upon God. We think He has put a barrier between us. But it is WE
who have put the barrier there.
     Actually, if you were looking for a clearer definition of unbelief,
you would be hard pressed to find one. If you were trying to
describe what it means to walk in legalism, this would be a good
way. And if you ever wanted to know what it means to live "under
the law," well, there you'd have it. Any time I make my access
and fellowship with God depended upon what I do, then I'm
walking in unbelief. I have forgotten the gospel of grace.
     The fact is, God NEVER puts anything between Himself and
us. NEVER. Not even when we sin? Especially not when we sin.
Indeed, if God's attitude towards us changed when we sinned,
as opposed to when we did good, then there is no grace. God's
favor would depend upon our works, instead of upon the
finished work of Jesus Christ.
     To many of us who have spent our lives trying to solve the
sin problem through the means of religion and religious flesh,
this Truth sounds too good to be true. In fact, to many, it is
such a departure from the pattern of guilt, condemnation, and
failure that they have lived in, that they won't believe it at all. They
tenaciously cling to the error that sin MUST come between
them and God. Anything else, they reason, and it means that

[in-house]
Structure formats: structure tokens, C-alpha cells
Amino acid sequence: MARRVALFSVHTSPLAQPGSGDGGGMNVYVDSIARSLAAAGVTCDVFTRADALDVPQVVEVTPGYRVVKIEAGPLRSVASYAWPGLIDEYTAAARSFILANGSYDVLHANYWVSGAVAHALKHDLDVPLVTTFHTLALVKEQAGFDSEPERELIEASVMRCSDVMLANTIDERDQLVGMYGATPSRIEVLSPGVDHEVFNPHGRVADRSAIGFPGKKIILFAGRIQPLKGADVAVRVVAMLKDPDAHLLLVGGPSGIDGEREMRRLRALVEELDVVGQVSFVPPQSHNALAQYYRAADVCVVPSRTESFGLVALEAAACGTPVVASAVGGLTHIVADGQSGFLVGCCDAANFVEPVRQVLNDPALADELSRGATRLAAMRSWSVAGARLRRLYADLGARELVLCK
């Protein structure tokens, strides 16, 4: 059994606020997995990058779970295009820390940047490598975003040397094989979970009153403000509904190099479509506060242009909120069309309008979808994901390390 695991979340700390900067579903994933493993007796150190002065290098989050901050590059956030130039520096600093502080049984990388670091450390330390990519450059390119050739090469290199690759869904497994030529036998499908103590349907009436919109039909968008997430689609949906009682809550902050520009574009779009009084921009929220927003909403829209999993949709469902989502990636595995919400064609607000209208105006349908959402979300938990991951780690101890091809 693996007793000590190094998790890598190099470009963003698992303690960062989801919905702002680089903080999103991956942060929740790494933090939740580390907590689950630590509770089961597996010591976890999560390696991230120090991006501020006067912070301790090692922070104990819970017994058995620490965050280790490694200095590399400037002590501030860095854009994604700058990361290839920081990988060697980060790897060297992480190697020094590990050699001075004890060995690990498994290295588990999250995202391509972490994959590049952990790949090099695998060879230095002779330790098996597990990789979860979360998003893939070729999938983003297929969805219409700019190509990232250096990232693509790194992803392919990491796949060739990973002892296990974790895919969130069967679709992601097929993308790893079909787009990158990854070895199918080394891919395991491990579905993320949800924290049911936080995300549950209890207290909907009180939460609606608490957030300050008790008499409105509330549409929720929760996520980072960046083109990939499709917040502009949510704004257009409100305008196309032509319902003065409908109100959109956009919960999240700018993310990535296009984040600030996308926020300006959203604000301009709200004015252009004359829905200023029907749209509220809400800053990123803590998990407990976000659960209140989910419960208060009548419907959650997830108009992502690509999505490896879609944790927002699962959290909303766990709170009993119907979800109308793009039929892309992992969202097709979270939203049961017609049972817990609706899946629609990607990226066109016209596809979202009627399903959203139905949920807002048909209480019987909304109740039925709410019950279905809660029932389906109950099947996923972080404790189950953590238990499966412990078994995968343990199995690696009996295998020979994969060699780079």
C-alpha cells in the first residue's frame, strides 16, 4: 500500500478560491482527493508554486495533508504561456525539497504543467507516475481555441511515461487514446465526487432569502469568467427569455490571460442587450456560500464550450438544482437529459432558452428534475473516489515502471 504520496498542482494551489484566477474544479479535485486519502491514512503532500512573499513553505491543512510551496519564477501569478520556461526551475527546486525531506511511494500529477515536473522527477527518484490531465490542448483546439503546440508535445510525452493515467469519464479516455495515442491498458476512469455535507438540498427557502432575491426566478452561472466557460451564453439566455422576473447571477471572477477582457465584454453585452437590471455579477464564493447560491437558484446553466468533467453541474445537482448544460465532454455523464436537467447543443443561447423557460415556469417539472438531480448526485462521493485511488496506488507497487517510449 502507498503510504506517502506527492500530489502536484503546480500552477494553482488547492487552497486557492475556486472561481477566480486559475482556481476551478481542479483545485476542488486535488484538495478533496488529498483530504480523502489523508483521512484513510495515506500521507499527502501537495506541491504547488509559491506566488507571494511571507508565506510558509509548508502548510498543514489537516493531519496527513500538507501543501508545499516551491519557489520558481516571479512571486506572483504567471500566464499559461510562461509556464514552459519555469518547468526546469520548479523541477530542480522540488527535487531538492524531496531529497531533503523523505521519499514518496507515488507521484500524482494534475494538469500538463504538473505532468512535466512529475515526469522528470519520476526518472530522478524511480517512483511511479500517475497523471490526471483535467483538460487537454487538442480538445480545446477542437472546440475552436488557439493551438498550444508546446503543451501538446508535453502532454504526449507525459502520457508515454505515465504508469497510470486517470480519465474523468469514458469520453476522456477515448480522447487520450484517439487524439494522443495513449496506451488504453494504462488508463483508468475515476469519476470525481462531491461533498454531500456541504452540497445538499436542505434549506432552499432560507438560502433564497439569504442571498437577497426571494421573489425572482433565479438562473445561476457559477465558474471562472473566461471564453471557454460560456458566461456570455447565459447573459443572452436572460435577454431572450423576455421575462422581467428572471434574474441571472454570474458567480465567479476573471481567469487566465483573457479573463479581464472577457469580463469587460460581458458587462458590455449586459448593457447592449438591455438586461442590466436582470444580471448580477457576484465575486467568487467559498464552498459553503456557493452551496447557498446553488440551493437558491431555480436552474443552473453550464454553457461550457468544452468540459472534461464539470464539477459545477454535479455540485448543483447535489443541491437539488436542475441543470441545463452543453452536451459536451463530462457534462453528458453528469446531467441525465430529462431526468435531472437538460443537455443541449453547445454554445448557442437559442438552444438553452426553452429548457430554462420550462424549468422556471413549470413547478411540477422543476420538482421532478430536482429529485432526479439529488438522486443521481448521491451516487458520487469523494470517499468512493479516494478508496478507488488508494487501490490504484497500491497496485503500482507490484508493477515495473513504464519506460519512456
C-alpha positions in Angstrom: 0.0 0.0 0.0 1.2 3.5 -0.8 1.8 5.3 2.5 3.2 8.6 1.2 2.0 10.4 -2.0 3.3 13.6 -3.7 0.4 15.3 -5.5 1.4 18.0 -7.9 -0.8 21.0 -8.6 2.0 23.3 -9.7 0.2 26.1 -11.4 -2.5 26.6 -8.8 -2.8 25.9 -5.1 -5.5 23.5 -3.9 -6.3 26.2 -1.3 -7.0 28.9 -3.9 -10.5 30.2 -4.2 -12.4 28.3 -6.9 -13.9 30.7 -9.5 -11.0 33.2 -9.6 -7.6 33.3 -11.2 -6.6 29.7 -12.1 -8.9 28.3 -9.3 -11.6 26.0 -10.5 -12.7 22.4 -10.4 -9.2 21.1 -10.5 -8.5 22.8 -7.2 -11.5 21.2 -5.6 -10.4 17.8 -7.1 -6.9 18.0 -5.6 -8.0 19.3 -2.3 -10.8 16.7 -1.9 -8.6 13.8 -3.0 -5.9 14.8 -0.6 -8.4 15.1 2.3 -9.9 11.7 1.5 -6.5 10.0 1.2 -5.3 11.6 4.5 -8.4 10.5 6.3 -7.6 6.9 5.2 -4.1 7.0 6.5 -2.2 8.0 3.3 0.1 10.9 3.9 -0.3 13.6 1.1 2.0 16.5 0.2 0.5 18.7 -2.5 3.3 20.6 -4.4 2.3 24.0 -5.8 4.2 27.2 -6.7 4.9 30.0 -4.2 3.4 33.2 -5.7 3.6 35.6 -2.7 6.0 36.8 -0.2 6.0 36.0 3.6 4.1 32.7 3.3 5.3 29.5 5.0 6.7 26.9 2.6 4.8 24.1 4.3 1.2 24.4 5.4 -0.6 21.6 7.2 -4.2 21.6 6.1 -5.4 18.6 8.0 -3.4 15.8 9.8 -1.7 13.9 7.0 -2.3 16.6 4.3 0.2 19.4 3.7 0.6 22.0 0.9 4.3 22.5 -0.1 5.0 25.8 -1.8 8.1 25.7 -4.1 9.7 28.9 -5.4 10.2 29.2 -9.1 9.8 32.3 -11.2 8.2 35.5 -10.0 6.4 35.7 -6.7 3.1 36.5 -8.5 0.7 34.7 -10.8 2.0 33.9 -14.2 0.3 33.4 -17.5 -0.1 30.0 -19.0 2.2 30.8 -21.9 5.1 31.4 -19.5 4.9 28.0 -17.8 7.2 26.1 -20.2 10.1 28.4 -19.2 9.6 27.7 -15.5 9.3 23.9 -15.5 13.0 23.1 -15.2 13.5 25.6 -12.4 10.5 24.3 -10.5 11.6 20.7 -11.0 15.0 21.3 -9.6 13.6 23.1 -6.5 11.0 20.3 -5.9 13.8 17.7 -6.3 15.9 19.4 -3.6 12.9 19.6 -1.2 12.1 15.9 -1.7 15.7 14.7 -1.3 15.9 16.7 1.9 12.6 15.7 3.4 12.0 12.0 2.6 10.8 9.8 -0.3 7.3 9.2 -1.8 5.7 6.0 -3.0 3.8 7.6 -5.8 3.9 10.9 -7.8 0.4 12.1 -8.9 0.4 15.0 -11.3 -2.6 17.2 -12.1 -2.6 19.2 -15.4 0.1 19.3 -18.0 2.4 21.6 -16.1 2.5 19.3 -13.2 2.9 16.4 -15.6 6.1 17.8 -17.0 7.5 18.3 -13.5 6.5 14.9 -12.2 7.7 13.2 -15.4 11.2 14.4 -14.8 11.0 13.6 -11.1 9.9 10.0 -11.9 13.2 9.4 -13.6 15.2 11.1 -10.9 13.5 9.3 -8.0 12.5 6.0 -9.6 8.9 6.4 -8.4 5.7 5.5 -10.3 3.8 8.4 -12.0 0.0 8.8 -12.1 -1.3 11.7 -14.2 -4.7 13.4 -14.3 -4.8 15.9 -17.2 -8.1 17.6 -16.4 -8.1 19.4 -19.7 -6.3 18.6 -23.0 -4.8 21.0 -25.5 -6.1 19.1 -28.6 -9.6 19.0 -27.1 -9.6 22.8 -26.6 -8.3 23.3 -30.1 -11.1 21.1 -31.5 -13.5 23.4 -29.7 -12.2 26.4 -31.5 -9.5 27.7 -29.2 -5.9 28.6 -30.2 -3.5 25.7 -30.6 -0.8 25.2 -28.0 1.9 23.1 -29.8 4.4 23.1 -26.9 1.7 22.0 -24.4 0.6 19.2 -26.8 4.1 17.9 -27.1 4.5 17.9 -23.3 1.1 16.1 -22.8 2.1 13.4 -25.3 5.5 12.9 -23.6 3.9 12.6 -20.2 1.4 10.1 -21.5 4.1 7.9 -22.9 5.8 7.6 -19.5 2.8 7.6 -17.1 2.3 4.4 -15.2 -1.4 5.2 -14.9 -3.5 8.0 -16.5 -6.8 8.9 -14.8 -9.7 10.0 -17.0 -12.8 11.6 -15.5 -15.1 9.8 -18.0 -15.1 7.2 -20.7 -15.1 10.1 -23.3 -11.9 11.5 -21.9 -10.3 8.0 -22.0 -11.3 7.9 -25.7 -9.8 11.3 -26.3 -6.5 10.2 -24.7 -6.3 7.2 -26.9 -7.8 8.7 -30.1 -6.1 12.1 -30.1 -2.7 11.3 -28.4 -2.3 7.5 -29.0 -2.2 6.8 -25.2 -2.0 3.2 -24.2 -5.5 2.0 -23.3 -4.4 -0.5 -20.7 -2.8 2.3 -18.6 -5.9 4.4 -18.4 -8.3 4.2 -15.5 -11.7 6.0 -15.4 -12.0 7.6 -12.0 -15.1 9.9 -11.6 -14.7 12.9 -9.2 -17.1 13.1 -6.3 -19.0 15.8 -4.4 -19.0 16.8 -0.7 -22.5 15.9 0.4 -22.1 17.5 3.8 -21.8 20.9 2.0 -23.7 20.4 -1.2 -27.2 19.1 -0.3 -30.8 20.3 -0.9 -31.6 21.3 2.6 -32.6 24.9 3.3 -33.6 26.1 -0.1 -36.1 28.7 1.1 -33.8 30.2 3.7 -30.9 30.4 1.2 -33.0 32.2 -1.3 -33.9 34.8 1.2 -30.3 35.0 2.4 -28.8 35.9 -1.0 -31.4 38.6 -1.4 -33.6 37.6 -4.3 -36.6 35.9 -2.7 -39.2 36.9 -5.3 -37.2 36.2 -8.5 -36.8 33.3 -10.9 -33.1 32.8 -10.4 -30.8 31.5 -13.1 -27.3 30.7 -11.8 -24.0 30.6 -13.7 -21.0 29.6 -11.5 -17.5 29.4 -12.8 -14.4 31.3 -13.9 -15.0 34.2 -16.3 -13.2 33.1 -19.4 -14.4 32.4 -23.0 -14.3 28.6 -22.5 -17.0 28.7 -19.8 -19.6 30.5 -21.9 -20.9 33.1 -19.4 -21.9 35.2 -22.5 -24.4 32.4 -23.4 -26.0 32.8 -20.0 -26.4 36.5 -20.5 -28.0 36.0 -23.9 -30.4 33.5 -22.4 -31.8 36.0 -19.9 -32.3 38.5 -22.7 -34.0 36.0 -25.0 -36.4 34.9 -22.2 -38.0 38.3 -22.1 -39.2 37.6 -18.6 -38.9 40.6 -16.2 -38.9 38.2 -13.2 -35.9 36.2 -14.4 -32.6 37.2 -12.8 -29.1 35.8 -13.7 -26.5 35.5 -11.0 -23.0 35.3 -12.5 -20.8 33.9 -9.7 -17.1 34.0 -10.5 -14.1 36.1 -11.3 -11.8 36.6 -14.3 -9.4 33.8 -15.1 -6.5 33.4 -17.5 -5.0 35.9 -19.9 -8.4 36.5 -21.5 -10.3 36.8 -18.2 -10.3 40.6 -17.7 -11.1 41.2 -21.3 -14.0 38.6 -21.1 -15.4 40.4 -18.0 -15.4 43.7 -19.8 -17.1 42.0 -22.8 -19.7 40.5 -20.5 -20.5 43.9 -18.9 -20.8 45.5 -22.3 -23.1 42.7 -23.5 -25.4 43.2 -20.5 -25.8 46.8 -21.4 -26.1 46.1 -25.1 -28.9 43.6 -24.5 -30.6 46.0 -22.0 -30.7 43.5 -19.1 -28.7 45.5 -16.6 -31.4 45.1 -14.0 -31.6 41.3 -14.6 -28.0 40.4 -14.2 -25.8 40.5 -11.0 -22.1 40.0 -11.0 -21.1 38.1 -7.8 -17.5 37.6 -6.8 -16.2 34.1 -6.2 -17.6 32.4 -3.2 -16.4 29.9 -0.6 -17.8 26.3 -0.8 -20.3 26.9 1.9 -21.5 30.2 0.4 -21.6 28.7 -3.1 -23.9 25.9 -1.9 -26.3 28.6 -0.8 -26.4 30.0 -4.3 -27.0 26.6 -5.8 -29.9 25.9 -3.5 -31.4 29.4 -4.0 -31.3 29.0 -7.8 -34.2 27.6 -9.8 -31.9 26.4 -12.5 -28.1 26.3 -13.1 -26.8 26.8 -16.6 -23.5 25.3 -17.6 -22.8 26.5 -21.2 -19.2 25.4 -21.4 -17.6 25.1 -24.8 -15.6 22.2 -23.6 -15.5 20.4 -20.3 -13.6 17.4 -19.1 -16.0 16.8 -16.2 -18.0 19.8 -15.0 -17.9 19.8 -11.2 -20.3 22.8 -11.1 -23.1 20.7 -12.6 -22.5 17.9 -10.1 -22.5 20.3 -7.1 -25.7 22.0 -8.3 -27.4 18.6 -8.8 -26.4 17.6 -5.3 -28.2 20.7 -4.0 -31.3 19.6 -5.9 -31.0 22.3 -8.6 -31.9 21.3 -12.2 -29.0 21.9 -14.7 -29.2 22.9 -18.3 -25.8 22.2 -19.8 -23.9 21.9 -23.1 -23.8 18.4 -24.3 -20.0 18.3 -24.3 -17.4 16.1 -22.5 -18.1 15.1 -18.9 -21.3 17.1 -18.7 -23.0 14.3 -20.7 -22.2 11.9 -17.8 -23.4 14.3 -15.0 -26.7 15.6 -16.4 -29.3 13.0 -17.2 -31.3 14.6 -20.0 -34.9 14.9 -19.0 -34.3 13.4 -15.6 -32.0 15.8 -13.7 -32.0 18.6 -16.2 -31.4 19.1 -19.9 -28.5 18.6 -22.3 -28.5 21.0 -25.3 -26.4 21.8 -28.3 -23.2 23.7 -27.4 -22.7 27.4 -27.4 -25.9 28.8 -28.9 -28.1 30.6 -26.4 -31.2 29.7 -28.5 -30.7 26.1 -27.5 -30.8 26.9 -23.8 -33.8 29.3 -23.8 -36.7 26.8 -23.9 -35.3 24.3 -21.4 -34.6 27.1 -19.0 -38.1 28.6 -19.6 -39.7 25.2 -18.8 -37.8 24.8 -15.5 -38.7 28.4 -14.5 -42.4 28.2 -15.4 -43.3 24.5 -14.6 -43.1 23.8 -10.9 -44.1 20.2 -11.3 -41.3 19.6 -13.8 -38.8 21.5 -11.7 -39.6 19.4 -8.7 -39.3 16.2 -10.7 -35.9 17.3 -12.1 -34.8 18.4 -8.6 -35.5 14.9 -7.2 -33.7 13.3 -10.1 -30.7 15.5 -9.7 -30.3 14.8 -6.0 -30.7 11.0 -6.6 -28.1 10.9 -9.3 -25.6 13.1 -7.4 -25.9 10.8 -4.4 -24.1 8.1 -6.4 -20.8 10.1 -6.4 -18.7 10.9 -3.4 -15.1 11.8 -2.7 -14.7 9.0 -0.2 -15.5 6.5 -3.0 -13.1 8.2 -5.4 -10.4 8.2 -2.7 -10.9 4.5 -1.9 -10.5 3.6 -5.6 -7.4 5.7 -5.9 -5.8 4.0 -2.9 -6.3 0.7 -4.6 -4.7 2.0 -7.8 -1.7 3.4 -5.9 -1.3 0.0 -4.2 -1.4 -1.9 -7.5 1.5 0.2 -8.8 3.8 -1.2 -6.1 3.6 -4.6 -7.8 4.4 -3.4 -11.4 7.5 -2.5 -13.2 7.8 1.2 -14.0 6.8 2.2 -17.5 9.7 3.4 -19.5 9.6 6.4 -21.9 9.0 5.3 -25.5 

God takes sin lightly.
     God does not take sin lightly. Not the tiniest sin you commit. In
fact, God takes sin so seriously that the only way in which He
could deal with it was by sacrificing the life of His Son. The
eternal holiness, justice, and righteousness of God mandated
that sin be dealt with. In Jesus Christ it was. For all time. In Christ,
God has done all the forgiving He is going to do. He has dealt
with sin all He is going to deal with it. It is finished. No, perhaps
not all worked out in every way we can experience, but never-
theless, it IS finished and complete. There is nothing which can
change, undo, or waterdown the finished victory over sin which
God has wrought in Jesus Christ.
     That is why is it certain that God does not put our sin between
us and Himself. He doesn't insist that we purge ourselves of
sin before He will walk with us. He doesn't demand that we
do something about ourselves before He will grant us His
grace, favor, and freedom. To the contrary, God takes the
initiative to continually seek us out, and to fellowship with us. It
it only when we won't believe this, and insist that our sin must
come between us and God that there is a problem. It is a problem
caused by our unbelief, not by God.
     Do you realize what this means? It means that all of those
terrible patterns which have us convinced that our sins and
imperfections separate us from God are LIES. They are lies
because everything they suggest is contrary to the very Truth
of the gospel of grace. They are lies no matter how real and
convincing they seem. No matter how strongly they have
wrapped themselves around our emotions and religious thinking.
They are "strongholds" and "imaginations" which exalt themselves
against the true knowledge of God. God tells us that we must
cast these down by faith. (see II Corinthians 10:3-5)
     What this means is that there must come a point at which we
refuse to put our sin between us and God, and begin believing
that despite our sin, we have full and unhindered access to God
through Jesus Christ our Saviour. It means we have to stop